Laser plus injection improves vision for diabetics

Also: Sheba neurologists identify very early genetic signs of MS; Philadelphia researchers find colonoscopy prep time can be reduced.

May 15, 2010 23:50
3 minute read.
Laser plus injection improves vision for diabetics

health scan 88. (photo credit: )


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”One of the most important things that has happened in ophthalmology in recent years” is how one prominent Israeli ophthalmologist describes the discovery of a combination of eye injection and laser therapy for treating diabetic macular edema. “This is breaking news,” says Prof. Anat Loewenstein, chief of eye medicine at Tel Aviv Sourasky Medical Center. “It brings significant hope to patients with diabetes and eye disease. Previously, we could only stop their deterioration in vision, but now we can actually improve their vision significantly.”

She was commenting on a study funded by the US National Institutes of Health and conducted by the Diabetic Retinopathy Clinical Research Network that showed injections of the drug ranibizumab (Lucentis) into the eye,  combined with laser treatment result in significantly better vision than laser treatment alone for diabetes-associated swelling of the retina. The study was published in the online edition of Ophthalmology.

Laser treatment alone to staunch the leaking of tiny blood vessels in the retina has been the standard for a quarter century. But now, the laser treatment plus the injection of Lucentis cause major improvements in nearly half the patients studies. “These results indicate a treatment breakthrough for saving the vision of people with diabetic macular edema,” Dr. Neil Bressler, chief of the retina division of the Wilmer Eye Institute at Johns Hopkins University, told UPI.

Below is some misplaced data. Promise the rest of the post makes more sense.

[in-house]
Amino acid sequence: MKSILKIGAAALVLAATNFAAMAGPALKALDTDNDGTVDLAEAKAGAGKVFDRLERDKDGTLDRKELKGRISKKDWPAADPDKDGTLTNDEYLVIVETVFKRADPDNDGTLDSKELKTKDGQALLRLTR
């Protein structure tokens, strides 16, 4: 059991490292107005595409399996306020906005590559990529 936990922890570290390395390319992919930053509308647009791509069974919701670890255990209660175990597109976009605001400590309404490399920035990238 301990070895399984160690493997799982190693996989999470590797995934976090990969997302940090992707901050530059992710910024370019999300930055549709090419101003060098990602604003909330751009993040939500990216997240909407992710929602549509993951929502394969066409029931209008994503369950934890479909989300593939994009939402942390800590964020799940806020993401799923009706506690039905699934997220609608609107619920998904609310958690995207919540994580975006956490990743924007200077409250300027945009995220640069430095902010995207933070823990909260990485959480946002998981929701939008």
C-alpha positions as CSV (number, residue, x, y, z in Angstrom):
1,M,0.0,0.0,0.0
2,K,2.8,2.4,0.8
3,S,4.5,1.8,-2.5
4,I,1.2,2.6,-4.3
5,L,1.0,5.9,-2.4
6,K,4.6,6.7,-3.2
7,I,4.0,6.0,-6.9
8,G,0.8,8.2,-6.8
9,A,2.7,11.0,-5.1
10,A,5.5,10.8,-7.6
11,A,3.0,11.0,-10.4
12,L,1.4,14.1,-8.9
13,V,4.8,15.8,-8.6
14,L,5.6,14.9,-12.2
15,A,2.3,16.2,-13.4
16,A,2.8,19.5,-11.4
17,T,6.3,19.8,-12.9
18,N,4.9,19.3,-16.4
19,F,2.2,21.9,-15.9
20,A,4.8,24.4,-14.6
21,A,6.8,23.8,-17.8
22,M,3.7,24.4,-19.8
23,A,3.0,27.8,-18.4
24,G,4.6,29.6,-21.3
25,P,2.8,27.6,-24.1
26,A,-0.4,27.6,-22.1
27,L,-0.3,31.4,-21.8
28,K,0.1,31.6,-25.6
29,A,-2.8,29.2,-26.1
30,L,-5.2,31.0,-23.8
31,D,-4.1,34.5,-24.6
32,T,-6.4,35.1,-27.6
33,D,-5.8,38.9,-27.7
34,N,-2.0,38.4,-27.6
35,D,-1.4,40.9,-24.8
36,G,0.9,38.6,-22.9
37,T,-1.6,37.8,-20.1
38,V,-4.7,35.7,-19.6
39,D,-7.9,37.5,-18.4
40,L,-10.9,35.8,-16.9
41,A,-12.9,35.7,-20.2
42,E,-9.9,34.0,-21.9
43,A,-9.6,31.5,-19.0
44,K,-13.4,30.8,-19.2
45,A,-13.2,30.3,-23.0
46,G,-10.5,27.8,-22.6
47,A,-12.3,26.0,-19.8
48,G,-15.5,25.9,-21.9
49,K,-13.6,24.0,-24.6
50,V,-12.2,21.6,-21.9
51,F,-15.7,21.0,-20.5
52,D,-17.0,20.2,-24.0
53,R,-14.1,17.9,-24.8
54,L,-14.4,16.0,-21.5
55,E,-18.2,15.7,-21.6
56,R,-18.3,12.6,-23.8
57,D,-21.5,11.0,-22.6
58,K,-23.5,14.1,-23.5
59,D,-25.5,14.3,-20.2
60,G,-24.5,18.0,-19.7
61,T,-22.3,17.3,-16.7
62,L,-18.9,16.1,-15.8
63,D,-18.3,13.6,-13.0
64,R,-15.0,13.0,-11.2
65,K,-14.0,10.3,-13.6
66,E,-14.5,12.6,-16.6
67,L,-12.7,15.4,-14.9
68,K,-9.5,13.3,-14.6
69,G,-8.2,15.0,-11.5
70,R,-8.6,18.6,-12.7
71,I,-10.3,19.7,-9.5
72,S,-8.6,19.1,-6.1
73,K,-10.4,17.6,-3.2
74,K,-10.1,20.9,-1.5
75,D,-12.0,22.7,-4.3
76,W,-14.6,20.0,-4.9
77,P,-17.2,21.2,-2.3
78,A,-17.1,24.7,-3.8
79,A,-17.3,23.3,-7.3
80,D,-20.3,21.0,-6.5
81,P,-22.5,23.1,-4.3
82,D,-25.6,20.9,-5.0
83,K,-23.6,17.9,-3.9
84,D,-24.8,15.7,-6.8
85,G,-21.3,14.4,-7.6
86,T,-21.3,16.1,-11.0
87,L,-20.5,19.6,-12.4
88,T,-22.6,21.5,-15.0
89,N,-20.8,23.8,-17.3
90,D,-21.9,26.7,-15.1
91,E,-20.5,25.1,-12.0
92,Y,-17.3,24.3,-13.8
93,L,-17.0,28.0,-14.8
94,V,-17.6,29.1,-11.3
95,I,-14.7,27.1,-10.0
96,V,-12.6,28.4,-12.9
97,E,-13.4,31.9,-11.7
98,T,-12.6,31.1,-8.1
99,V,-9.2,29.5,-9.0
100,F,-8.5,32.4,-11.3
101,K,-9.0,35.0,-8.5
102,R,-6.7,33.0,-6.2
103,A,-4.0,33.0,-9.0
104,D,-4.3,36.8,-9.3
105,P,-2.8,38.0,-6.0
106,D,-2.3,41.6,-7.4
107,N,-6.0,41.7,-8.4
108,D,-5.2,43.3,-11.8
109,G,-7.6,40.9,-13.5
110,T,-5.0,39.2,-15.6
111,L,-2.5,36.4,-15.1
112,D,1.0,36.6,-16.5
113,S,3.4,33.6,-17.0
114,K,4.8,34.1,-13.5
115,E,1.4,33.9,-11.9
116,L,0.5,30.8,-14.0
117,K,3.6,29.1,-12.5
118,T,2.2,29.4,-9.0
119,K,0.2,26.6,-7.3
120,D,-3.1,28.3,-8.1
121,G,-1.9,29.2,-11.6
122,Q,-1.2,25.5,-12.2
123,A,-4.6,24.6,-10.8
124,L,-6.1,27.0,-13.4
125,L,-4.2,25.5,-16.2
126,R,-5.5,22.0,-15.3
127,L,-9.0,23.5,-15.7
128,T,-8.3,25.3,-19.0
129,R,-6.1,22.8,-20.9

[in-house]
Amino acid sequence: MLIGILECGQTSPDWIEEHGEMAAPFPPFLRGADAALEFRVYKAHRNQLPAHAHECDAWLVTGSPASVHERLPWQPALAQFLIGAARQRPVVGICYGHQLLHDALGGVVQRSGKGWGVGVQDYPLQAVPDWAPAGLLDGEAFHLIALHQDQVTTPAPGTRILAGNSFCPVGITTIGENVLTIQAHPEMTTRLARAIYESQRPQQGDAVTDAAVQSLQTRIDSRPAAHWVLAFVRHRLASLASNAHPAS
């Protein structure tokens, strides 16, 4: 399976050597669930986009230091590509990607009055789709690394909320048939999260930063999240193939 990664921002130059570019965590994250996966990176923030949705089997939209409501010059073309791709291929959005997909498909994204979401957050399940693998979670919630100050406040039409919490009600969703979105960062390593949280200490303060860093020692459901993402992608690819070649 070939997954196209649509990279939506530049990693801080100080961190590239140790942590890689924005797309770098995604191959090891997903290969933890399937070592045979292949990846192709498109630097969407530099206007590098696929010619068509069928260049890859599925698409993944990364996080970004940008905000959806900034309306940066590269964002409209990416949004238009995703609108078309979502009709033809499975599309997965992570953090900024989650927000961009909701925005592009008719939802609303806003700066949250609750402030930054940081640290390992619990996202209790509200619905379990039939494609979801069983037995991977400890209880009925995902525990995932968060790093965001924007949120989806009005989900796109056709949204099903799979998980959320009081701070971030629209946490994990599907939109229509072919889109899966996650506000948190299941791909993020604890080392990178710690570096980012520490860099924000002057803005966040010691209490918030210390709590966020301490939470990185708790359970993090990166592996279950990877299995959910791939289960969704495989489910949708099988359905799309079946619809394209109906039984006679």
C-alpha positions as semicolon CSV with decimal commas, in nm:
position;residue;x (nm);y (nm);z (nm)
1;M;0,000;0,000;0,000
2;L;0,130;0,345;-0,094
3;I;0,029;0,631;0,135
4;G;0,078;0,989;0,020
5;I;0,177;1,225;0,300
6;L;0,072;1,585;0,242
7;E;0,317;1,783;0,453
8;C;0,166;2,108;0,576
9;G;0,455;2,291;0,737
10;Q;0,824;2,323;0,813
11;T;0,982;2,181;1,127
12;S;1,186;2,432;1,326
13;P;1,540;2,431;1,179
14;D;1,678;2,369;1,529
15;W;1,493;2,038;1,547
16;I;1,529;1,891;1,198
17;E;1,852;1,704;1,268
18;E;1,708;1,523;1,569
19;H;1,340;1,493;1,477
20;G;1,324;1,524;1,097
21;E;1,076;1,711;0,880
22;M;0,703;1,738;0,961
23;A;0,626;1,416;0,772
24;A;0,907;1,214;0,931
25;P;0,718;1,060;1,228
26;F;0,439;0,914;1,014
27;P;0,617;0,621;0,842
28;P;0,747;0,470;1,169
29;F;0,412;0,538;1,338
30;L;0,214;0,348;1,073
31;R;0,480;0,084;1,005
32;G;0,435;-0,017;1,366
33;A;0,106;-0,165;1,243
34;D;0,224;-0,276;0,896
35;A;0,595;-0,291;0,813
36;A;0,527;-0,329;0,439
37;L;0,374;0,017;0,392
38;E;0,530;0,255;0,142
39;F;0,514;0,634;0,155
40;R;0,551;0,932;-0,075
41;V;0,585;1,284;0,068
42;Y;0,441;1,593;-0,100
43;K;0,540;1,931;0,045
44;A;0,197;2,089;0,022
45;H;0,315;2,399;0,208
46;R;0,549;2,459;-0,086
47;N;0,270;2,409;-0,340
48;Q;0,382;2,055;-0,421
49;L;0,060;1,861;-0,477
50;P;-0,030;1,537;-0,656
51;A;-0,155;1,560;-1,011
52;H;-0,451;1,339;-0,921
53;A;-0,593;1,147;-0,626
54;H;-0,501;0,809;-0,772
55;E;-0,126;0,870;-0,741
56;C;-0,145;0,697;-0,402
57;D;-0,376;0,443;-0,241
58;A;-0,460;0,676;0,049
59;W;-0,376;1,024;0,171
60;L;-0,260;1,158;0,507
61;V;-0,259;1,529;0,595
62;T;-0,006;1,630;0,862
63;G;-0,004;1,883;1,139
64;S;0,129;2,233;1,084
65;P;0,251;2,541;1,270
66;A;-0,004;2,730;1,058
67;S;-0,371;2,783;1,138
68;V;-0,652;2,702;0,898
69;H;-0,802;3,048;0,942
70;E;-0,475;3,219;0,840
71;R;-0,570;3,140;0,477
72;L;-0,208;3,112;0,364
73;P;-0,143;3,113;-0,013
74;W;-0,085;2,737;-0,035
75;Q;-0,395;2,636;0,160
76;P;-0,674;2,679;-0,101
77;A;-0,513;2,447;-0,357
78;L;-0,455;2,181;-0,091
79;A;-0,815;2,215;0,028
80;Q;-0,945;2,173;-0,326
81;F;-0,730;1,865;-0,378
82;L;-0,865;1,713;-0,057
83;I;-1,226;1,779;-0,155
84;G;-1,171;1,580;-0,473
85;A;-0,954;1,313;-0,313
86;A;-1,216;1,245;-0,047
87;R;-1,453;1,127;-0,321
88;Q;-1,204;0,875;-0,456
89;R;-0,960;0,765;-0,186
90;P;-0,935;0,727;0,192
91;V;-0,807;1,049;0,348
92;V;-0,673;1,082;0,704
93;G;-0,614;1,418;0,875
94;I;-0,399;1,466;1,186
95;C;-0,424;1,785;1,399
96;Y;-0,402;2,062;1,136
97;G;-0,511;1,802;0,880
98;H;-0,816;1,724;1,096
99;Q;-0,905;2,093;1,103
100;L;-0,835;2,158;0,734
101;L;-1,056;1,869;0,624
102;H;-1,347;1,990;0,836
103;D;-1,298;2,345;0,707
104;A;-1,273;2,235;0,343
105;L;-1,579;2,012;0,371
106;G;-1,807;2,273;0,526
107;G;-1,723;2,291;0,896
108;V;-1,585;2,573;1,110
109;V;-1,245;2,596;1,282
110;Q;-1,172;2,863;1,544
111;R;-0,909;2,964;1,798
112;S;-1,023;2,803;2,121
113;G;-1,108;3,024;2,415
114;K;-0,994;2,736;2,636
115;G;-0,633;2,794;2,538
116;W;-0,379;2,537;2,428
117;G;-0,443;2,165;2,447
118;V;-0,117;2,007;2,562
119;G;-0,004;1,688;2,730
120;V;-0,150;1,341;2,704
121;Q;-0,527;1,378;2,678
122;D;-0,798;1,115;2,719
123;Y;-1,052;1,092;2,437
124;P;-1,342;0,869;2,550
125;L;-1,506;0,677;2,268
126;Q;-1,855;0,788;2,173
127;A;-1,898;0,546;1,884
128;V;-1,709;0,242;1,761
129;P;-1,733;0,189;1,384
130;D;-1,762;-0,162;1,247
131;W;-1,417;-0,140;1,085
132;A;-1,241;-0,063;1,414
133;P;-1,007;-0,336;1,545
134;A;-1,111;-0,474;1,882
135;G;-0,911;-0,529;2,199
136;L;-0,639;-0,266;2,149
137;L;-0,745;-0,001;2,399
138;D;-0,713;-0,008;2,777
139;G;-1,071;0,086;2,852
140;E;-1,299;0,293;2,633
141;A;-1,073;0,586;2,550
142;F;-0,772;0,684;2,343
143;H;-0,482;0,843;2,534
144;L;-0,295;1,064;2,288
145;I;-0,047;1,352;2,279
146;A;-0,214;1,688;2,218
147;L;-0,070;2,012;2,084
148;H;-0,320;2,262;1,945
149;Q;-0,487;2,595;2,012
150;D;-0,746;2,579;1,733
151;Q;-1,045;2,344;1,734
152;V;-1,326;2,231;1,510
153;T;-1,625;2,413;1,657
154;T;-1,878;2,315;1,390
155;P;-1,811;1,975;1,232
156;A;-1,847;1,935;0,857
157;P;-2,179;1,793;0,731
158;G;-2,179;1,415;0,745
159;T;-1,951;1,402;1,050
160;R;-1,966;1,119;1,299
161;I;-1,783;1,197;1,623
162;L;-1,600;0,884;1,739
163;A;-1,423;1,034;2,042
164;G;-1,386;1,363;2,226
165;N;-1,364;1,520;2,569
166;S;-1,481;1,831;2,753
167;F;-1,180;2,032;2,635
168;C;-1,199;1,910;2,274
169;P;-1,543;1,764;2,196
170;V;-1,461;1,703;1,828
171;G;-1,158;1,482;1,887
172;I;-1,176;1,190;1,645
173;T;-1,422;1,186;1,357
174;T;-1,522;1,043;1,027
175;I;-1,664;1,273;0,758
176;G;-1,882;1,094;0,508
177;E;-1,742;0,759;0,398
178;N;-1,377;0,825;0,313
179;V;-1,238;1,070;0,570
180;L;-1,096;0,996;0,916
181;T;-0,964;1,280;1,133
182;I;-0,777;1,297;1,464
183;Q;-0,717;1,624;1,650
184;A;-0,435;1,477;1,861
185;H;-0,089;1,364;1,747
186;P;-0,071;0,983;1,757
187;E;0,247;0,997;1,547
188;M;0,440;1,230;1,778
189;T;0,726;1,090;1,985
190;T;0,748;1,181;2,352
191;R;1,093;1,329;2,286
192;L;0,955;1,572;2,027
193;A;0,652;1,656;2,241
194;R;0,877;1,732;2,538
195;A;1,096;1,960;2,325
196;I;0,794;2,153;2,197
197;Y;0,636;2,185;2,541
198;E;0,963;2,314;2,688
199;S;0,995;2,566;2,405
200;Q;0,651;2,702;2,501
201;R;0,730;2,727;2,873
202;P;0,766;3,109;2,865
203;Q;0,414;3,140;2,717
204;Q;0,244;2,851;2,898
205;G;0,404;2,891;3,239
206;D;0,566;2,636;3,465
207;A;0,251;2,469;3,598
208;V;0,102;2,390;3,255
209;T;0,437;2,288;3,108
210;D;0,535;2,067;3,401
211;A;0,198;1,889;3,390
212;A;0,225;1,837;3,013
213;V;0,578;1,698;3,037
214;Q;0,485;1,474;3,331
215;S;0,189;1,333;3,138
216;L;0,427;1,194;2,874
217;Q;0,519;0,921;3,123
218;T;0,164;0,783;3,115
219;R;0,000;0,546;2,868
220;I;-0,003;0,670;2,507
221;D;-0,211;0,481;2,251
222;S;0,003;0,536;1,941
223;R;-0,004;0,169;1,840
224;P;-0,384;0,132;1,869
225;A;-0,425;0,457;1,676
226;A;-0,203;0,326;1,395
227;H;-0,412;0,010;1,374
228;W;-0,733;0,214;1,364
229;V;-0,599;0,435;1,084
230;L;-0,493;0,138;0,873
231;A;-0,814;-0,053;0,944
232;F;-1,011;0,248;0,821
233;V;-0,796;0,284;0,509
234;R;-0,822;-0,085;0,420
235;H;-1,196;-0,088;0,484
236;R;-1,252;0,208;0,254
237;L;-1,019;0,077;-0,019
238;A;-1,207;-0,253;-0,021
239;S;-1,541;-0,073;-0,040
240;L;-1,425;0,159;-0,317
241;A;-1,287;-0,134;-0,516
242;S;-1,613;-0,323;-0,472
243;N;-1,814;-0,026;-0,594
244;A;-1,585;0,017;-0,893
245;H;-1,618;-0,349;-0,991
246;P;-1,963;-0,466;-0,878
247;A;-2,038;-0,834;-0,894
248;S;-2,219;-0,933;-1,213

Sheba Medical Center neurologists have for the first time identified very early genetic signs of multiple sclerosis, the potentially debilitating autoimmune disease in which myelin coating the neurons is destroyed by the body’s immune system. Prof. Anat Achiron and colleagues at Sheba’s MS center found proteins connected with the inflammatory processes in people who were healthy when they had a blood test but within six months to nine years developed the first neurological symptoms of MS. The disease affects women more often than men, and usually appears before the age of 40.

The research, conducted with help from the Israel Defense Forces, examined the expression of over 12,000 genes in blood samples from 100,000 healthy soldiers, comparing those from 31 soldiers who later developed the disease with those who never developed symptoms. What they discovered was a “joint genetic stamp” in soldiers who eventually suffered MS attacks. Although the study group was small, Achiron believe it is significant, and that in the future, MS patients will be identified years before their first symptoms, allowing interventions to alleviate or even prevent them.


Some people are put off getting a colonoscopy to detect precancerous polyps in the intestine not so much because of the procedure itself but because of the unpleasantness of the preparation – evacuating the colon. Now researchers at Thomas Jefferson University in Philadelphia have found that colonoscopy-preparation drugs administered the same day as the procedure are as effective as those given the night before, but result in fewer complaints of side effects such as abdominal pain, sleep loss and workday interference.

The randomized, single blind study compared results between 116 colonoscopy patients given a split dosage of colon preparation the night before and morning of their colonoscopy and those given the colonoscopy preparation only on the morning of their colonoscopy. The study shows that both treatments are clinically equal. Lead researcher Dr. David Kastenberg, head of gastroenterology and hepatology at the medical colleague, presented their findings in the latest issue of the American Journal of Gastroenterology.

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